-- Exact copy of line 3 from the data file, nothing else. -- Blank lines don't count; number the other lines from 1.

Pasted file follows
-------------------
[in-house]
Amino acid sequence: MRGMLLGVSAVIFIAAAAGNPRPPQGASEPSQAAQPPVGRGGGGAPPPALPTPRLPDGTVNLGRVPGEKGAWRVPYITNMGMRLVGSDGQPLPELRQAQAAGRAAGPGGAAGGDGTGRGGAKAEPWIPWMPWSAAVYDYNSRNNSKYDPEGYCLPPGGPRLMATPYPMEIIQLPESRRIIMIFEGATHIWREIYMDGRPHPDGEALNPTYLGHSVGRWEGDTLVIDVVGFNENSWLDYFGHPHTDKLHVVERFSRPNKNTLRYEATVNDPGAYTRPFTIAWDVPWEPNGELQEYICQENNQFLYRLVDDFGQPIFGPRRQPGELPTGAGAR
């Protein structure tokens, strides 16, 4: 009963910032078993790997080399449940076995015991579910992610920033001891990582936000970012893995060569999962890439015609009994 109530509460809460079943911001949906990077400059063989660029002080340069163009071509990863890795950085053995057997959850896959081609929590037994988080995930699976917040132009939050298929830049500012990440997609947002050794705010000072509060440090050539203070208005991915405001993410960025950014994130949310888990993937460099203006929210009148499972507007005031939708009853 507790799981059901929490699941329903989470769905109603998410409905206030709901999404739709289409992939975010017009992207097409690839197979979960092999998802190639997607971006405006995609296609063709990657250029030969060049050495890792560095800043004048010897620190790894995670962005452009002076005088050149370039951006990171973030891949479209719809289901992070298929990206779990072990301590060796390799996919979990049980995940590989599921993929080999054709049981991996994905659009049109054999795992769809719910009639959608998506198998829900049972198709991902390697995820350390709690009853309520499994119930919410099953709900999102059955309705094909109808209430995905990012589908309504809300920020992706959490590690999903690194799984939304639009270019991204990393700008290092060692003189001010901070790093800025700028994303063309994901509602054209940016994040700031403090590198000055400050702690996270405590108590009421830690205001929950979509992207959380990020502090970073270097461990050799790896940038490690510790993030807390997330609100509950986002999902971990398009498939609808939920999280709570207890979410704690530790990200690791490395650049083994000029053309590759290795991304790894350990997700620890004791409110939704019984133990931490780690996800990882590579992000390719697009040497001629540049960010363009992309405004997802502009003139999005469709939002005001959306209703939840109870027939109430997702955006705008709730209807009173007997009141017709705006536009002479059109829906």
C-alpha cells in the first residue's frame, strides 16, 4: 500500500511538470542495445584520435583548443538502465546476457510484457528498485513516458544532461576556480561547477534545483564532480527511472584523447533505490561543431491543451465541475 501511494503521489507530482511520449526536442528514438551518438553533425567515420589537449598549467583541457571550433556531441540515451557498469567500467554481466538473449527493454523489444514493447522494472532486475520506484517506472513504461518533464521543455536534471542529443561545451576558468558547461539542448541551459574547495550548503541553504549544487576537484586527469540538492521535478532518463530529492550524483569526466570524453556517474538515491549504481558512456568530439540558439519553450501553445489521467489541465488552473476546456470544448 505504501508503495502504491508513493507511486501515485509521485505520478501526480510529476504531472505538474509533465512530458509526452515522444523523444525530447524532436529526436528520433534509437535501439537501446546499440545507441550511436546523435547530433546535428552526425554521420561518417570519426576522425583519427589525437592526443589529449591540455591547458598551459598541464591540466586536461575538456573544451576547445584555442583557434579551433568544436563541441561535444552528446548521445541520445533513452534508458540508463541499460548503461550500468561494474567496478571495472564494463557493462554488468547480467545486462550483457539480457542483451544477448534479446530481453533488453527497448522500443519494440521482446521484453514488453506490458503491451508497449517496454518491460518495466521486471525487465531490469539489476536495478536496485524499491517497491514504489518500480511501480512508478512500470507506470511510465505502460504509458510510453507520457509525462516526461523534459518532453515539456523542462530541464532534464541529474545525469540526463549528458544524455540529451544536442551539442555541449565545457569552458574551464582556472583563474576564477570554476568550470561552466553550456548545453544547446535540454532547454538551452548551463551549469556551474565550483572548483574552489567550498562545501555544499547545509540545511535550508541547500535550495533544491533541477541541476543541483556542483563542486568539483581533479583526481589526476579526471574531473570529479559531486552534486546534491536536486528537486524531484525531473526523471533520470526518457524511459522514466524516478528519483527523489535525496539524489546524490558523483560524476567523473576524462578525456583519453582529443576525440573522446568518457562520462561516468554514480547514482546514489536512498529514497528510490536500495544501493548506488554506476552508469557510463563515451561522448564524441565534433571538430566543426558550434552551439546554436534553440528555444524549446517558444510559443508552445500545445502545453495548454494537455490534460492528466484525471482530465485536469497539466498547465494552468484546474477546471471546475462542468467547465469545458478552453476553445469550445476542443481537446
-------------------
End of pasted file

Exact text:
């Protein structure tokens, strides 16, 4: 009963910032078993790997080399449940076995015991579910992610920033001891990582936000970012893995060569999962890439015609009994 109530509460809460079943911001949906990077400059063989660029002080340069163009071509990863890795950085053995057997959850896959081609929590037994988080995930699976917040132009939050298929830049500012990440997609947002050794705010000072509060440090050539203070208005991915405001993410960025950014994130949310888990993937460099203006929210009148499972507007005031939708009853 507790799981059901929490699941329903989470769905109603998410409905206030709901999404739709289409992939975010017009992207097409690839197979979960092999998802190639997607971006405006995609296609063709990657250029030969060049050495890792560095800043004048010897620190790894995670962005452009002076005088050149370039951006990171973030891949479209719809289901992070298929990206779990072990301590060796390799996919979990049980995940590989599921993929080999054709049981991996994905659009049109054999795992769809719910009639959608998506198998829900049972198709991902390697995820350390709690009853309520499994119930919410099953709900999102059955309705094909109808209430995905990012589908309504809300920020992706959490590690999903690194799984939304639009270019991204990393700008290092060692003189001010901070790093800025700028994303063309994901509602054209940016994040700031403090590198000055400050702690996270405590108590009421830690205001929950979509992207959380990020502090970073270097461990050799790896940038490690510790993030807390997330609100509950986002999902971990398009498939609808939920999280709570207890979410704690530790990200690791490395650049083994000029053309590759290795991304790894350990997700620890004791409110939704019984133990931490780690996800990882590579992000390719697009040497001629540049960010363009992309405004997802502009003139999005469709939002005001959306209703939840109870027939109430997702955006705008709730209807009173007997009141017709705006536009002479059109829906």